In finding his own Batman voice, Friedle similarly created two distinct voices as Batman and Terry McGinnis. “I played them differently voice wise only because at the beginning we talked about the idea that nobody would have been scared of a 17-year old kid’s voice coming out from behind the cowl,” Friedle said. “So we wanted to gravel him up a little bit when he put on the Bat suit. We didn’t want to take it too deep but they’re always pulling it back. We did want to make sure that there was some delineation between his younger voice and his Batman voice.”

In contrast to Conroy playing Batman as the real identity and Bruce Wayne as the disguise, Friedle doesn’t really identify a dichotomy between Terry and Batman. “But as far as character, no because he is still 17 so he’s trying to find himself. Most 17-year olds probably wouldn’t have the kind of self-knowledge to say, ‘Well, I really need to be this character at one time.’ Bruce had that. Terry was a lot more fly by the seat of his pants. I think other than the different voices I think he was pretty much always a senior in high school.”

NYCC Batman BeyondIt’s a far cry from Spider-Man who as Peter Park was an unpopular science nerd yet had a noble, secret self that his tormentors couldn’t see. Nevertheless, classic Spidey was a temple for Batman Beyond. Moreover, whether intentional or it, director James Tucker feels that Beyond owes quite a bit to the alternate Spidey of the future Miguel O’Hara better known as Spider-Man 2099. Interestingly enough, despite cutting his teeth on DC Comics animation, Bruce Timm is said to be more of a Marvel guy. Not so much in Beyond but in later projects, most of the DC geek cred came from Tucker and to a certain extent Dwayne McDuffie with Timm “Marvel-izing” the concepts to make it work for the show. You can definitely see elements of Spidey foe Kraven the Hunter in Batman Beyond villain Stalker. Plus I don’t think it went over the heads of any comic fans that the Terrific Trio are basically not so subtle Fantastic Four pastiche.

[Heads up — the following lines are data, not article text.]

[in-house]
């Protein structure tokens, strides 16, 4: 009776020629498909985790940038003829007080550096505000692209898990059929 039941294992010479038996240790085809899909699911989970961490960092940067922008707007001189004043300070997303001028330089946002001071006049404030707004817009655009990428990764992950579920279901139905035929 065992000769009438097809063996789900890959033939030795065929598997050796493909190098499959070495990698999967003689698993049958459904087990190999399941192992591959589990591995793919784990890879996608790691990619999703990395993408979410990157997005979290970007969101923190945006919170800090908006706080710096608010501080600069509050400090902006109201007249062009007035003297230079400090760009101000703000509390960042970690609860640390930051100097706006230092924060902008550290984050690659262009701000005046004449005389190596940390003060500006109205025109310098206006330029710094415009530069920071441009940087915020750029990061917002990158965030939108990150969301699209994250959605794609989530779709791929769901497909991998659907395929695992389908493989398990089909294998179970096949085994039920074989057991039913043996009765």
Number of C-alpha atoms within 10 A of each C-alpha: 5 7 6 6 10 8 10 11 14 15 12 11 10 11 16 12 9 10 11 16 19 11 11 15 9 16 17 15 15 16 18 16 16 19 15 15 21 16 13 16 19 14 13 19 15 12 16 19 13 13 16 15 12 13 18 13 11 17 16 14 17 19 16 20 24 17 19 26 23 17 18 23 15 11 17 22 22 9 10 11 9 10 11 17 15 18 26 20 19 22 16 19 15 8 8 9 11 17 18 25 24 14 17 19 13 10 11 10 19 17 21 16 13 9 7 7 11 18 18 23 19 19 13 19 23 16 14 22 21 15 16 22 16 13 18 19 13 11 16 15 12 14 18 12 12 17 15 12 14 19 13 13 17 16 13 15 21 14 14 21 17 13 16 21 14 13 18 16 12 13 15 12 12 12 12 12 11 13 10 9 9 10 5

As the old saying goes, behind every great man there’s a great woman, and in the case of Terry McGinnis that would be girlfriend Dana Tan voiced by Lauren Tom. Fans of the sitcom Friends may recognize Tom as Ross’s Season 2 girlfriend Julie, a part that came with some unexpected backlash to say the least, so she already had some experience playing the love interest of a lead character. “I just tried to tap into what it would be like to be a larger than life person’s girlfriend, which has happened to me when I dated big celebrities. I always felt like this little gnat,” said Tom. “If I were to meet a superhero, or someone like that, I think that it would be a trade-off because as a woman you wouldn’t want to just be a great person’s attachment. You would want to find your own voice or your own reasons for being here. But I think that there’s a lot to be said for being around greatness.”

NYCC Batman BeyondApparently, as soon as Bruce Timm heard Tom’s audition, he immediately knew that they found the perfect Dana Tan. Having worked with Bruce Timm and company on Superman: The Animated Series as news reporter Angela Chen, Tom relished the opportunity to once again be directed by Andrea Romano. “She is one of the best directors in the business by far because she’s so sharp and quick,” said Tom. “The way she can get the job done and nail it. I’m always in and out of sessions. When I had kids I was literally holding my baby doing the part. It’s a great job when you have a family. So I was really always so happy every time she called me in for a different project.” Since Beyond was so action oriented, it made it easier for Romano to record in less than two hours, half the time of typical sessions.